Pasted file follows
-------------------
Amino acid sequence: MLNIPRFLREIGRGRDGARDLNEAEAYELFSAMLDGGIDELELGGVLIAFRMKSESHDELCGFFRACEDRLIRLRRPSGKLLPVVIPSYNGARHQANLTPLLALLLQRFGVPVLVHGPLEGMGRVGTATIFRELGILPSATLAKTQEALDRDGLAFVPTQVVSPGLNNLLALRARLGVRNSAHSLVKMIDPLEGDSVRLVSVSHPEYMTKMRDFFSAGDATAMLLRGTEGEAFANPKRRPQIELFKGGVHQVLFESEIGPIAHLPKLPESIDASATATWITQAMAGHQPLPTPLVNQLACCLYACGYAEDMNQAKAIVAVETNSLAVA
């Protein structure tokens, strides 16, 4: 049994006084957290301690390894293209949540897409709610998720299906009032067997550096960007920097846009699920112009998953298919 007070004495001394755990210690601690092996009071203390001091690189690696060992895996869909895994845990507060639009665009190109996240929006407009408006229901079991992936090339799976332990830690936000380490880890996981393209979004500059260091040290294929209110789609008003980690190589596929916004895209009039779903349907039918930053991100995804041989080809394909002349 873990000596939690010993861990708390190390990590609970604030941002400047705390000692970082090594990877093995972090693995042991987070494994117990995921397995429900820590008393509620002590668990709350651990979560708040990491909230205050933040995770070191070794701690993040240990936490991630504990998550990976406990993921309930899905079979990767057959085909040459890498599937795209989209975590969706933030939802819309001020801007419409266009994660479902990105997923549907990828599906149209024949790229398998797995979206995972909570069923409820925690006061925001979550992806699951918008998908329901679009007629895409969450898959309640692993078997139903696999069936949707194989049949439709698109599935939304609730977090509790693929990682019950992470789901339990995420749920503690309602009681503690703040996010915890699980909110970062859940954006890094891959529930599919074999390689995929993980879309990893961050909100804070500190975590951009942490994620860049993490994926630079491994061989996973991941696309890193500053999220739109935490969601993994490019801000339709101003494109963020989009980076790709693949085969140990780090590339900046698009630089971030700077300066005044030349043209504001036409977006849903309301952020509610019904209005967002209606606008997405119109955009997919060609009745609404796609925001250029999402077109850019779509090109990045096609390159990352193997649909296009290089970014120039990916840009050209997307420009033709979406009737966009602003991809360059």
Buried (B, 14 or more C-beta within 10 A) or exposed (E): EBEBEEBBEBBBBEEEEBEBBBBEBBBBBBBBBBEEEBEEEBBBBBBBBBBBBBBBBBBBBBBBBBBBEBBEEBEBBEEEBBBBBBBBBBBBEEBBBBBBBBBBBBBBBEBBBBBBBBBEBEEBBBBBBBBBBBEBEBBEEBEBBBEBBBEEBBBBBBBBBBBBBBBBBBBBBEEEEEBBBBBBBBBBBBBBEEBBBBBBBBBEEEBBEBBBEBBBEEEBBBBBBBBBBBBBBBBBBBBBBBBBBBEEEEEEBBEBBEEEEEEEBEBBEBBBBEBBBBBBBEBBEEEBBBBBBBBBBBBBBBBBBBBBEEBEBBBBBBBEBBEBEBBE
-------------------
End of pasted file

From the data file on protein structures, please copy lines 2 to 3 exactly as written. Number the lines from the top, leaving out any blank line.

């Protein structure tokens, strides 16, 4: 049994006084957290301690390894293209949540897409709610998720299906009032067997550096960007920097846009699920112009998953298919 007070004495001394755990210690601690092996009071203390001091690189690696060992895996869909895994845990507060639009665009190109996240929006407009408006229901079991992936090339799976332990830690936000380490880890996981393209979004500059260091040290294929209110789609008003980690190589596929916004895209009039779903349907039918930053991100995804041989080809394909002349 873990000596939690010993861990708390190390990590609970604030941002400047705390000692970082090594990877093995972090693995042991987070494994117990995921397995429900820590008393509620002590668990709350651990979560708040990491909230205050933040995770070191070794701690993040240990936490991630504990998550990976406990993921309930899905079979990767057959085909040459890498599937795209989209975590969706933030939802819309001020801007419409266009994660479902990105997923549907990828599906149209024949790229398998797995979206995972909570069923409820925690006061925001979550992806699951918008998908329901679009007629895409969450898959309640692993078997139903696999069936949707194989049949439709698109599935939304609730977090509790693929990682019950992470789901339990995420749920503690309602009681503690703040996010915890699980909110970062859940954006890094891959529930599919074999390689995929993980879309990893961050909100804070500190975590951009942490994620860049993490994926630079491994061989996973991941696309890193500053999220739109935490969601993994490019801000339709101003494109963020989009980076790709693949085969140990780090590339900046698009630089971030700077300066005044030349043209504001036409977006849903309301952020509610019904209005967002209606606008997405119109955009997919060609009745609404796609925001250029999402077109850019779509090109990045096609390159990352193997649909296009290089970014120039990916840009050209997307420009033709979406009737966009602003991809360059």
Buried (B, 14 or more C-beta within 10 A) or exposed (E): EBEBEEBBEBBBBEEEEBEBBBBEBBBBBBBBBBEEEBEEEBBBBBBBBBBBBBBBBBBBBBBBBBBBEBBEEBEBBEEEBBBBBBBBBBBBEEBBBBBBBBBBBBBBBEBBBBBBBBBEBEEBBBBBBBBBBBEBEBBEEBEBBBEBBBEEBBBBBBBBBBBBBBBBBBBBBEEEEEBBBBBBBBBBBBBBEEBBBBBBBBBEEEBBEBBBEBBBEEEBBBBBBBBBBBBBBBBBBBBBBBBBBBEEEEEEBBEBBEEEEEEEBEBBEBBBBEBBBBBBBEBBEEEBBBBBBBBBBBBBBBBBBBBBEEBEBBBBBBBEBBEBEBBE